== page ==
UAE has 94 Years Oil Production Left?

photo: Arabianbusiness.com

According to the Eni World Oil and Gas Review, the UAE now has 94 years of remaining production. This is based on currently estimated reserves and current production levels. Interestingly, the figure has increased in recent times (it was 86 years in 2008). Of course such figures always vary, based on changes in reserve estimates and changes in production levels.

The UAE has done a tremedous job in diversifying its economy. Going back 25 years, the country was almost entirely dependent on revenues from the upstream oil and gas sector but the vision on the ruling family has led to a vibrant and highly diversified economy. Of course oil revenues are still important but other sectors such as transportation, tourism, financial services and of course, construction have been very strong (despite some blips around the time of the global financial crisis).

Following on from my previous blog posts, Iraq could learn a lot from the UAE. Iraq has a reserves/production ratio of 130 years currently. Of course this figure will shift, as new reserves are identified and production levels are ramped up. Iraq effectively has a blank canvas on which to map out the future for the economy. Hydrocarbon wealth has to be the starting point to build a strong and diversified economy but a short glance across the Arabian Gulf can show Iraq just what can be done.

The world currently has a reserves/production ratio of some 45-55 years (depending on the source of the data). However this figure has remained stable for the last 15 years or so. With more oil being discovered and improved oil recovery techniques, the much discussed production peak, has remained in the distance. Similarly, significant discoveries of unconventional oil and gas will also prolong the world's hydrocarbon future. However the Middle East, with its huge reserves and high reserves/production rations, will continue to dominate the world's oil production for many years to come.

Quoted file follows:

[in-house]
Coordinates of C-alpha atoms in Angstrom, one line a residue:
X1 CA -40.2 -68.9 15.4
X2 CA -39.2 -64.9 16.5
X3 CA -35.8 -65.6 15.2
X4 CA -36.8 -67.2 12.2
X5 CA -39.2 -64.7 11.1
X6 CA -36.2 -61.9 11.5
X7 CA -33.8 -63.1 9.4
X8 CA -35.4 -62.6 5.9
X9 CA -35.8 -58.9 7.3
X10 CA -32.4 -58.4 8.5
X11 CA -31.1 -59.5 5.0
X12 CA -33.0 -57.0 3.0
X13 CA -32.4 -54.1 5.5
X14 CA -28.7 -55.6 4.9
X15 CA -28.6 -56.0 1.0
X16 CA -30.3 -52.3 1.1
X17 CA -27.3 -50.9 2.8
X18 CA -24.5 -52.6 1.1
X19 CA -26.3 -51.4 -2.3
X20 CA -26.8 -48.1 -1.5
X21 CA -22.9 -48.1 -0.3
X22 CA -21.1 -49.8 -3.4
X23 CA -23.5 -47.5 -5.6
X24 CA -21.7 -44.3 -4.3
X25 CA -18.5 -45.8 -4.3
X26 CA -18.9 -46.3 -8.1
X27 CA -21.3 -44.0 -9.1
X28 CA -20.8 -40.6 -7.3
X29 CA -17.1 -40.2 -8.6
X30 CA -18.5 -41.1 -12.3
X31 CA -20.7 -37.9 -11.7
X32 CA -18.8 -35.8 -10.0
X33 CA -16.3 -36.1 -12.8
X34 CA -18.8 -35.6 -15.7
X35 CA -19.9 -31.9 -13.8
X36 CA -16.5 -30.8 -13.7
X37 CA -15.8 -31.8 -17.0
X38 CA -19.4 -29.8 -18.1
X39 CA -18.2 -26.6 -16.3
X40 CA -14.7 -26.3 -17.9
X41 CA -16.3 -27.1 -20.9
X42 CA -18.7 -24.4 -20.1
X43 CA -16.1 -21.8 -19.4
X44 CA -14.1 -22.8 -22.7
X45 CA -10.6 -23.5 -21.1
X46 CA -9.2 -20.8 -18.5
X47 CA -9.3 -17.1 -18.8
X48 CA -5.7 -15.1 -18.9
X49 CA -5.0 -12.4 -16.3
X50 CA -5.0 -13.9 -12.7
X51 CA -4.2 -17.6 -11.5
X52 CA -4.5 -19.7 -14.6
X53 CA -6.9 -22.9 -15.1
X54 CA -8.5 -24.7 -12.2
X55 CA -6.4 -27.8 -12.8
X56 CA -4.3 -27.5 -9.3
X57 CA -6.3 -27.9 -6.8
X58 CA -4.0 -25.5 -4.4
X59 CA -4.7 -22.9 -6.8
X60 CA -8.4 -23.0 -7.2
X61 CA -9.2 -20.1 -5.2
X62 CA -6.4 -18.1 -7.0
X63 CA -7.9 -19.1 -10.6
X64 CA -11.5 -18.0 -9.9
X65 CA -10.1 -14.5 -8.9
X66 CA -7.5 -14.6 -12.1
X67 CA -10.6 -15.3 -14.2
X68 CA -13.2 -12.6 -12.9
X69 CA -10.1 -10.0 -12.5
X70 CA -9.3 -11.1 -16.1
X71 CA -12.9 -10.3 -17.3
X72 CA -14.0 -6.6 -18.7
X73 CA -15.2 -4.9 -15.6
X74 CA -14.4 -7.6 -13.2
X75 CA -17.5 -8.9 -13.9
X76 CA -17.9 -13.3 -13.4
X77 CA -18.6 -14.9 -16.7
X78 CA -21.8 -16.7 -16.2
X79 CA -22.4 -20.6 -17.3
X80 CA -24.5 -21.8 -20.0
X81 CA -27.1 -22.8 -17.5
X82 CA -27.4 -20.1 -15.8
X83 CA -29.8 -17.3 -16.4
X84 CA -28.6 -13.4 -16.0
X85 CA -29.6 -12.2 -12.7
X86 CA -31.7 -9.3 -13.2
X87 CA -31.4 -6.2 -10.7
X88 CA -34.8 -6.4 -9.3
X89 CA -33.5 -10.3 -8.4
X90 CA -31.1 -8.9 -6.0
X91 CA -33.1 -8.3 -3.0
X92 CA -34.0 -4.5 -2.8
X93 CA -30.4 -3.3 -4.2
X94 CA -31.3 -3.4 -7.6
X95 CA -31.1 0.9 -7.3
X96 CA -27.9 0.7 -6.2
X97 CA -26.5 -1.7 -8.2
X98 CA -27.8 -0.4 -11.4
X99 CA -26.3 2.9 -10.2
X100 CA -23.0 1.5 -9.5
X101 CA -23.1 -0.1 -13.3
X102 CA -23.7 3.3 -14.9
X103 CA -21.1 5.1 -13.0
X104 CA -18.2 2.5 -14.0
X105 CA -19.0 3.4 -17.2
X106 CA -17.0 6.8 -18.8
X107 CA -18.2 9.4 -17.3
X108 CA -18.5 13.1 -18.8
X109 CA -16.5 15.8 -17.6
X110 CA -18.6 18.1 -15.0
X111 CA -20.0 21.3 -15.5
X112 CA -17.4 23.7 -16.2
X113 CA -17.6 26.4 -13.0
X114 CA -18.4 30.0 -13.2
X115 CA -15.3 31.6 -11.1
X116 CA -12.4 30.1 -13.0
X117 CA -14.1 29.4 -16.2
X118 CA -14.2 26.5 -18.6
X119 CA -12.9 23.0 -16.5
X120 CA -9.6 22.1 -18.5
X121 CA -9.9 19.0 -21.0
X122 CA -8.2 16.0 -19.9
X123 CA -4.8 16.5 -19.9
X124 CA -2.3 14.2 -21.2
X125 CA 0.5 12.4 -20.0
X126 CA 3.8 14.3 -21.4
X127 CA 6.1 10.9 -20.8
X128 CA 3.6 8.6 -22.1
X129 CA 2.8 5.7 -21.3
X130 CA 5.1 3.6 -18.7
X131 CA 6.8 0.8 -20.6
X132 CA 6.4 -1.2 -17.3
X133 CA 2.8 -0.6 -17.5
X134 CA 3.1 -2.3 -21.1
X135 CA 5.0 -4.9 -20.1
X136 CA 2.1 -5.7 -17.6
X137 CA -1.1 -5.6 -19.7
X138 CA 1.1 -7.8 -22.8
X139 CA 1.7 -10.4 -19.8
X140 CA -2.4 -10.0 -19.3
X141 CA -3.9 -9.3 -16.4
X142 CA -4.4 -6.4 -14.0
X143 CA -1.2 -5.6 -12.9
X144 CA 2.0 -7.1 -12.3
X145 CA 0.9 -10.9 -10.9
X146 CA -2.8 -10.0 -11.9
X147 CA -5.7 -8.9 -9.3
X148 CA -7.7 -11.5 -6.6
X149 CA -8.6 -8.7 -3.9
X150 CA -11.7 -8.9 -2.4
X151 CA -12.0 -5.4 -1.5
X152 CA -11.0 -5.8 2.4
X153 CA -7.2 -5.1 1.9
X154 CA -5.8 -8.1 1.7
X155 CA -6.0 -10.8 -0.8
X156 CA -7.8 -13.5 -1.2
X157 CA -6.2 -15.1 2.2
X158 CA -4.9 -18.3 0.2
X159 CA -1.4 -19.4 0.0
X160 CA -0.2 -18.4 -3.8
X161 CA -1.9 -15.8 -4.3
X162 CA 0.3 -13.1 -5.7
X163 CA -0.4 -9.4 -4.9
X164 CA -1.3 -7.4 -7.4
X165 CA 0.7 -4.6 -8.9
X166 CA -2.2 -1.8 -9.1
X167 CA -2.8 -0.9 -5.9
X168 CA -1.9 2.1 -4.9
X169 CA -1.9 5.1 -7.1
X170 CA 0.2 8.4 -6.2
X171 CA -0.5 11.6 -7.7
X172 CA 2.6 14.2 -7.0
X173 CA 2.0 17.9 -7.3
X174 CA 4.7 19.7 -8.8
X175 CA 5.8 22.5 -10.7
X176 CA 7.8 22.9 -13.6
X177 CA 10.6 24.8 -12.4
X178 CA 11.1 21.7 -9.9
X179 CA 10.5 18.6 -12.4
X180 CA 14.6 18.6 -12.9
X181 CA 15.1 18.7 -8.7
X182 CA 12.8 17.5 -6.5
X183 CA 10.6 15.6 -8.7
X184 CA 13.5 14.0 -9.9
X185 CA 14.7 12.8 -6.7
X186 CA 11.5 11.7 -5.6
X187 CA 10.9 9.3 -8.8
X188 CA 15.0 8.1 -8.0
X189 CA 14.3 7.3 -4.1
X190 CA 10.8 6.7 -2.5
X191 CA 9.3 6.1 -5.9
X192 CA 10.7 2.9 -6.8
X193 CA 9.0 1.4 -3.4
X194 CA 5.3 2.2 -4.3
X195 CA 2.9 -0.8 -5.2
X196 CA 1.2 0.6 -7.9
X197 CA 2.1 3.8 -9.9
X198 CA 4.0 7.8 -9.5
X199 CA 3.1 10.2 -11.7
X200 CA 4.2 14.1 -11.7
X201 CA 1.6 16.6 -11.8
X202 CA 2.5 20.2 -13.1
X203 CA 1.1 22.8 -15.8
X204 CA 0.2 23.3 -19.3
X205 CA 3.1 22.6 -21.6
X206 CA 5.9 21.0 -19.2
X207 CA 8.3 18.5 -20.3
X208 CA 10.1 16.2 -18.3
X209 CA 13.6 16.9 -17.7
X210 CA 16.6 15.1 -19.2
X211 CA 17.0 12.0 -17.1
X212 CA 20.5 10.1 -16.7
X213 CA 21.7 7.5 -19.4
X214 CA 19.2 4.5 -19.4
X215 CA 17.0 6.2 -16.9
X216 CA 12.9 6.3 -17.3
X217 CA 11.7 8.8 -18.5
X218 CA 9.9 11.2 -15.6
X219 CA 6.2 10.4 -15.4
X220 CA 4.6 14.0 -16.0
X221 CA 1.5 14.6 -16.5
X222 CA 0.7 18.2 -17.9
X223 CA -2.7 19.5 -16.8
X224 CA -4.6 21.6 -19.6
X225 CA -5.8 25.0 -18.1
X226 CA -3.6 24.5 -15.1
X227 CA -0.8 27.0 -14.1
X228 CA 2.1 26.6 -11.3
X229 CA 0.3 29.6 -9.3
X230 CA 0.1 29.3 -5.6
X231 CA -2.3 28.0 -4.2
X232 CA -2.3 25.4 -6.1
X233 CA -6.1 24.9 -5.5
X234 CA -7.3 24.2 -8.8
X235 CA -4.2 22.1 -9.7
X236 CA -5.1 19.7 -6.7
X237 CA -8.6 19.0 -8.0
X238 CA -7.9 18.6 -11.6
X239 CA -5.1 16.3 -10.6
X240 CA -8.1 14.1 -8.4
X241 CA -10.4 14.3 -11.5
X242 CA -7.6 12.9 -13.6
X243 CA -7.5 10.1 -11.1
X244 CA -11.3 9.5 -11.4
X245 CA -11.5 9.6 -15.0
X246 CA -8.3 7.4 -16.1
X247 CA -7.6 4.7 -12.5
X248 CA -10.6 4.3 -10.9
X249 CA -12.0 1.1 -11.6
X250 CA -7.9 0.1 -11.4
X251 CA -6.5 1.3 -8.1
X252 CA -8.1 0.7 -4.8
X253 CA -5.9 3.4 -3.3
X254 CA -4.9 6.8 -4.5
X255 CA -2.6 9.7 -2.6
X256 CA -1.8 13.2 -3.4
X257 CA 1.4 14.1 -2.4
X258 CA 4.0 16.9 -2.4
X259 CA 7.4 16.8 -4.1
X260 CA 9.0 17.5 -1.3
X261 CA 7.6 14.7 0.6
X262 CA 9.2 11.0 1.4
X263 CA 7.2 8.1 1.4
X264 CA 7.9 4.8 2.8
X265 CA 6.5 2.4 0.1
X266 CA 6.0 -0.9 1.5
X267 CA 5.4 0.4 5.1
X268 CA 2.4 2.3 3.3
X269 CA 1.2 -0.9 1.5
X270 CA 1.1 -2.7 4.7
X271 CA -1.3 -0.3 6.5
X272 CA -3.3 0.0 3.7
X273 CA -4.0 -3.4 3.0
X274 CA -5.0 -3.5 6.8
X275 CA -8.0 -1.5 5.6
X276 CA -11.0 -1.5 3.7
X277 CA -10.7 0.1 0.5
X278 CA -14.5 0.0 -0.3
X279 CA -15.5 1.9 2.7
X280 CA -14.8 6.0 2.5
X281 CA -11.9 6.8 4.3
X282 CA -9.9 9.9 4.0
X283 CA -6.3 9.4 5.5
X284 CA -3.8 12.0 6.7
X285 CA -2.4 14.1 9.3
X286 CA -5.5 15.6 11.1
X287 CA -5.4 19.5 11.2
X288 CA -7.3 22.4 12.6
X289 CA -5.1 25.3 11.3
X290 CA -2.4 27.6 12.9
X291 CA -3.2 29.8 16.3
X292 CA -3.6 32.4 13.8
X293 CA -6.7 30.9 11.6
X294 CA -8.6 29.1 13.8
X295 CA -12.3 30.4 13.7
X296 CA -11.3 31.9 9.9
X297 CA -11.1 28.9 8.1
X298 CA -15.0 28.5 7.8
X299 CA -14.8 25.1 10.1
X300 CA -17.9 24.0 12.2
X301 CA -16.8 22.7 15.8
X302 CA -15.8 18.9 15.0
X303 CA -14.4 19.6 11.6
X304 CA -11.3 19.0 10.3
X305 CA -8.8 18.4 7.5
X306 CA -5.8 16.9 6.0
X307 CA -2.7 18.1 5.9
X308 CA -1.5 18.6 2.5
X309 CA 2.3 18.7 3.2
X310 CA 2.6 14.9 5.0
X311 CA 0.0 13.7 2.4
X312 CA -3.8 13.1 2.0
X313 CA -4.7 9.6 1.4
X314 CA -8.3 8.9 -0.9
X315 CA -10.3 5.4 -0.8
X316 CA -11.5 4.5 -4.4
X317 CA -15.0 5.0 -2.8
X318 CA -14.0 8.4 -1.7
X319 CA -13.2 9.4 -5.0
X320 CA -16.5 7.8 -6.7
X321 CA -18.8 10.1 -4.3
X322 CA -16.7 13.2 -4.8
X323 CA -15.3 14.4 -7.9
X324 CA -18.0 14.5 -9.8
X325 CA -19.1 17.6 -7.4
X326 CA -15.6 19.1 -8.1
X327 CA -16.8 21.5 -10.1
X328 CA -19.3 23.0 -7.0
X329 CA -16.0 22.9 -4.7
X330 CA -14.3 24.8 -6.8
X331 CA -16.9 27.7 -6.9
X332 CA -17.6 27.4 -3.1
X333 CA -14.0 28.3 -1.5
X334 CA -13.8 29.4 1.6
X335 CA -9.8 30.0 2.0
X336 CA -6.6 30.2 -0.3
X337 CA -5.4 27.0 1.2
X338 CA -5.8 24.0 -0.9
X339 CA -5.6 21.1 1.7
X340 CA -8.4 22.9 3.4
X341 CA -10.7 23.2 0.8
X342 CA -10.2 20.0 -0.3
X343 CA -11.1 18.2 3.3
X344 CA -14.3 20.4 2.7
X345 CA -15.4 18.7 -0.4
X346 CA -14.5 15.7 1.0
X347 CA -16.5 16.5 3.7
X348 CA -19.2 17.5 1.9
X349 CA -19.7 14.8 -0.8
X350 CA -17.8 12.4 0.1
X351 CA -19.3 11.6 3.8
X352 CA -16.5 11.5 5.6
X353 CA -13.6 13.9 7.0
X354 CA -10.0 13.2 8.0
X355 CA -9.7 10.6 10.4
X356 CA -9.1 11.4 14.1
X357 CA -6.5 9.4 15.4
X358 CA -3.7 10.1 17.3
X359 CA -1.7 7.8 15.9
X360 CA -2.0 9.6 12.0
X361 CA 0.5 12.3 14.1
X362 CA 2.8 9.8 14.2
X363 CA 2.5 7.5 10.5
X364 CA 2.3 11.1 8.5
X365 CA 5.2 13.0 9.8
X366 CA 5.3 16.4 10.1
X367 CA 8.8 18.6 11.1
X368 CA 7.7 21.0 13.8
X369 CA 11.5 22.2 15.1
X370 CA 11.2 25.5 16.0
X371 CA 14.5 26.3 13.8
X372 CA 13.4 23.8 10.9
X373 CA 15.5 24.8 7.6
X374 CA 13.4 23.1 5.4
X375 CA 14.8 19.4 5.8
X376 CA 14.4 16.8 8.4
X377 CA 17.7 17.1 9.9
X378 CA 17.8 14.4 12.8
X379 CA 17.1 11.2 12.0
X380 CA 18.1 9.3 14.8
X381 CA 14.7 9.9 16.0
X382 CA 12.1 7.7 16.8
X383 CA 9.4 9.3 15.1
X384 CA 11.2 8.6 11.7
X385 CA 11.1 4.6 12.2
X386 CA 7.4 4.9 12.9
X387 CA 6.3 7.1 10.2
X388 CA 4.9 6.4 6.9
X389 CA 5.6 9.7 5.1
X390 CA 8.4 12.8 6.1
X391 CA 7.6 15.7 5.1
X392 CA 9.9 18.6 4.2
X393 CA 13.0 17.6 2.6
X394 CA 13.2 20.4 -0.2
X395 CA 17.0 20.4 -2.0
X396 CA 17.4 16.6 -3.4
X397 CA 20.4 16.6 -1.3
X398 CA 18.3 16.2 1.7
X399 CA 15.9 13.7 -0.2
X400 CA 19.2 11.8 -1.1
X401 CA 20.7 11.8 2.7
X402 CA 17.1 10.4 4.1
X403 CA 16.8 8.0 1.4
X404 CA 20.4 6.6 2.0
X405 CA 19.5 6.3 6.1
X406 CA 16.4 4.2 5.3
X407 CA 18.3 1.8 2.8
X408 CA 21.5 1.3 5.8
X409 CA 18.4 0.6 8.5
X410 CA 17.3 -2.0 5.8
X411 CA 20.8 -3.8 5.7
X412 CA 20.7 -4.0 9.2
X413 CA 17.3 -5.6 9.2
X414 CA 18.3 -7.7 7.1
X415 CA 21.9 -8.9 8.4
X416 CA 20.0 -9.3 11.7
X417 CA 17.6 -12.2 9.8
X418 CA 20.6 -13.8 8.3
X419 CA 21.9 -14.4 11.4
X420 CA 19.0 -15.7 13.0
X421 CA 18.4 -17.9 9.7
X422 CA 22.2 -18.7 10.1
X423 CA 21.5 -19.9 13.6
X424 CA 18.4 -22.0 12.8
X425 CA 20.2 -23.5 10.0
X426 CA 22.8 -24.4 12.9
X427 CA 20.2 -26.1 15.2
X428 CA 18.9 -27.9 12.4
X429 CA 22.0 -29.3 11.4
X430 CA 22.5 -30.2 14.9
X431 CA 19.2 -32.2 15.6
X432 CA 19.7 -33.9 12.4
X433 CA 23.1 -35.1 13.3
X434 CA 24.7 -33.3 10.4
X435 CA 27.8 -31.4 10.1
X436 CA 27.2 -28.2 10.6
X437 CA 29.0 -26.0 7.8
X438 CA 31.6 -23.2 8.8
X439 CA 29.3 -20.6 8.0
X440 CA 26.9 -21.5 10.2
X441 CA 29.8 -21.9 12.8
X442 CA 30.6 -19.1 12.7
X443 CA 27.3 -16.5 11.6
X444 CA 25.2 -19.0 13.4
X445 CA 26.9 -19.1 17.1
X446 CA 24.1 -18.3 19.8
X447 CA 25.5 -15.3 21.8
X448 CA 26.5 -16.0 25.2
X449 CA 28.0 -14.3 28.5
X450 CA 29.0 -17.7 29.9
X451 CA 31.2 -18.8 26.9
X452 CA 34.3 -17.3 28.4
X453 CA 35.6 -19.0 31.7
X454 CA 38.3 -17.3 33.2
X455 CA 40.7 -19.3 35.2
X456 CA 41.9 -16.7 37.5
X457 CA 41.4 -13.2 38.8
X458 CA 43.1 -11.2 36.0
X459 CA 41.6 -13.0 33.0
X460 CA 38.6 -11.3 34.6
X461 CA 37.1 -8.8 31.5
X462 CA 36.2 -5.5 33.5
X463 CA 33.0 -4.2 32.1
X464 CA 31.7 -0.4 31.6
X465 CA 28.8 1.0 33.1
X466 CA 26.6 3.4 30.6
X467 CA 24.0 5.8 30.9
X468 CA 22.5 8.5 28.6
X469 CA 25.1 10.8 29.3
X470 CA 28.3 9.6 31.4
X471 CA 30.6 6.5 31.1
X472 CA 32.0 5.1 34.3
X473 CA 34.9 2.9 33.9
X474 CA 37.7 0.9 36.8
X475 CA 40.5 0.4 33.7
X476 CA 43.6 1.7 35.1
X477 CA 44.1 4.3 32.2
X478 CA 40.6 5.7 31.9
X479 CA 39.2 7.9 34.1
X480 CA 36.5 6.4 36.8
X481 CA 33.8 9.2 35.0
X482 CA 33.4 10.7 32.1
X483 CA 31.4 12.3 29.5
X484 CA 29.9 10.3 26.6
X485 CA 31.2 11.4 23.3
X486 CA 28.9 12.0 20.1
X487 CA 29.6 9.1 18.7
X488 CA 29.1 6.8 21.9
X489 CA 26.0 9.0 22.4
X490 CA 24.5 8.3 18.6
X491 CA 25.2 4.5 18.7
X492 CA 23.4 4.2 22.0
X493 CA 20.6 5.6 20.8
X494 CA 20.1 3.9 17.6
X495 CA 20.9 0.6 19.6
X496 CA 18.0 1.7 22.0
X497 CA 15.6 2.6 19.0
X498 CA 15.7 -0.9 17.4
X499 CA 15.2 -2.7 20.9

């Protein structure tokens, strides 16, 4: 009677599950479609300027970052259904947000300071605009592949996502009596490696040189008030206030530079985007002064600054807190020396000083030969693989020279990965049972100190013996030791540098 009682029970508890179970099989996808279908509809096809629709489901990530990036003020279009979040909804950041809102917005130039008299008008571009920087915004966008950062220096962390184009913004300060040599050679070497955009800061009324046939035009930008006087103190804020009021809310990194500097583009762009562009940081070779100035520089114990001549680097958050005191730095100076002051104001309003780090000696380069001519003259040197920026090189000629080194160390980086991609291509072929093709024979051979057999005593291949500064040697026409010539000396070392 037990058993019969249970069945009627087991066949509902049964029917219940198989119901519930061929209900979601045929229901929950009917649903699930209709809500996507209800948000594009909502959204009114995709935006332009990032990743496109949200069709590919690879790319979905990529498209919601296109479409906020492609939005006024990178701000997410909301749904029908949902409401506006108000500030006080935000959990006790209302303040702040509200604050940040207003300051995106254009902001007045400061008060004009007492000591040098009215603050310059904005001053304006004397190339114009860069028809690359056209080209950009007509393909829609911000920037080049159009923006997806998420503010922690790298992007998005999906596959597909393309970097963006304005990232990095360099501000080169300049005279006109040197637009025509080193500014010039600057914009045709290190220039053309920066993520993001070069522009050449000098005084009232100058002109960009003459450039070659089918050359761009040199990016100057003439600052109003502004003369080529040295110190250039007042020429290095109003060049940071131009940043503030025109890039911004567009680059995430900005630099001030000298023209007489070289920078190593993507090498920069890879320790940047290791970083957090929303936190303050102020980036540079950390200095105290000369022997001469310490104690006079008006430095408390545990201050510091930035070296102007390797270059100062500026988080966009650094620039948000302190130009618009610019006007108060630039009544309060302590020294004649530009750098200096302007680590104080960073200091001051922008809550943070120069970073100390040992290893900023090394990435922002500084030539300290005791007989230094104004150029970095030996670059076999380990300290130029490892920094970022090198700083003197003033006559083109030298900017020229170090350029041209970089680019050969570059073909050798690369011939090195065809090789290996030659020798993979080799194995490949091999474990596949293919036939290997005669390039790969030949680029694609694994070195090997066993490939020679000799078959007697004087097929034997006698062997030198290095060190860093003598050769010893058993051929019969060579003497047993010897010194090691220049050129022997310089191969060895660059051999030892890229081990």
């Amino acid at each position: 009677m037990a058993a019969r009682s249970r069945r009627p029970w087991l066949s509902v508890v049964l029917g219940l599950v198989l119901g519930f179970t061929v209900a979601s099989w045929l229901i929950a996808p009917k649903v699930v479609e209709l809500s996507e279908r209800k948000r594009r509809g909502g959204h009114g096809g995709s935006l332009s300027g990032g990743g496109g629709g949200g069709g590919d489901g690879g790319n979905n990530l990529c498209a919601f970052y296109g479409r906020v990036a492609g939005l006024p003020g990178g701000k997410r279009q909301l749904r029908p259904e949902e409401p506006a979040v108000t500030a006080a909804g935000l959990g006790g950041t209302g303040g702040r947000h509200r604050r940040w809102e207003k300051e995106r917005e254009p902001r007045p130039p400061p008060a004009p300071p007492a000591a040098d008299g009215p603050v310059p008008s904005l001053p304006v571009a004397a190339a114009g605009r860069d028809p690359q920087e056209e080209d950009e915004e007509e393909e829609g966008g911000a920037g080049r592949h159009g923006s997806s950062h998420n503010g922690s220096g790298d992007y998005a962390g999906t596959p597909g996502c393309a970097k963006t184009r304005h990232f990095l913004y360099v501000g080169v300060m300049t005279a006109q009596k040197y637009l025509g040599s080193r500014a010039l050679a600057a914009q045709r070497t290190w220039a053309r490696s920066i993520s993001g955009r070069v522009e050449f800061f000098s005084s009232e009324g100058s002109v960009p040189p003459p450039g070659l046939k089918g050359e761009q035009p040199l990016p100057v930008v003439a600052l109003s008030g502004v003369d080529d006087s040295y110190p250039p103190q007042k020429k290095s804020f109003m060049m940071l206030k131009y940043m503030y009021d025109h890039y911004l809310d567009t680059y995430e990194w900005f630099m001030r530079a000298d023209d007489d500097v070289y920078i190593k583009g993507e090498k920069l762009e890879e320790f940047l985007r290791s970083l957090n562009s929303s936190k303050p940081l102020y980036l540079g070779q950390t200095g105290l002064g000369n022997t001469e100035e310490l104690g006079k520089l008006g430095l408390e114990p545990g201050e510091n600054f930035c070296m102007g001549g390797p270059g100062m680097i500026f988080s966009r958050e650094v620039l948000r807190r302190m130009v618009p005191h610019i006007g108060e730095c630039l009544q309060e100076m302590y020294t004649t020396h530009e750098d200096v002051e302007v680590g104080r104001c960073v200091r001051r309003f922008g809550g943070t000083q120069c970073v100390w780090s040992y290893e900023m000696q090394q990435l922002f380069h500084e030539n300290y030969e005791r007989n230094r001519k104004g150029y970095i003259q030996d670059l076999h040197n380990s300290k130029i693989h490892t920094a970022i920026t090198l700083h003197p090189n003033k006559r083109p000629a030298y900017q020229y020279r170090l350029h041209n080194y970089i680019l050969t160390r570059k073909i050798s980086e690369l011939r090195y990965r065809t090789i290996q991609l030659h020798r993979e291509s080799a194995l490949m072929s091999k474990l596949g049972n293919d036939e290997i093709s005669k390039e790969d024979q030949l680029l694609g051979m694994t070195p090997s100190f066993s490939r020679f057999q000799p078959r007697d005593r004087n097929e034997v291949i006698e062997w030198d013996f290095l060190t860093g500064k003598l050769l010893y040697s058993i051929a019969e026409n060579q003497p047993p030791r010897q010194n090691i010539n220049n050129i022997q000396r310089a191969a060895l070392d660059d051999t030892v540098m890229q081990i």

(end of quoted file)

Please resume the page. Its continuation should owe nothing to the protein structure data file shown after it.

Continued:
Iraq Gas Deal Signed

Photo : dinarddiscussions.com
Reports in Arabianoilandgas.com have confirmed that Shell and Mitsubishi are set to sign a deal for a huge project to capture the gas that is currently flared in the south of Iraq. The south of Iraq holds some 70% of the country's gas reserves

Iraq desperately needs this gas to provide power, which is chronically short supply at present, with electricity supplies to much of industry being currently rationed down in summer months, in order to ensure that sufficient power is available for domestic customers.

This mammoth project will create huge logistical challenges but is an essential part of Iraq's reconstruction. Initially, the extra gas will be required for electricity generation. However as more gas becomes available, this will also create many opportunities for downstream investment.

The Iraq Government is already giving incentives for foreign investment in the downstream sector, recognising the societal benefits that this investment will bring to the country. This investment will take some time and effort to complete but new refineries with integrated crackers and downstream plants will appear on the horizon.


Iraq - Next Petrochemicals Hot Spot?

map : http://www.state.gov/r/pa/ei/bgn/6804.htm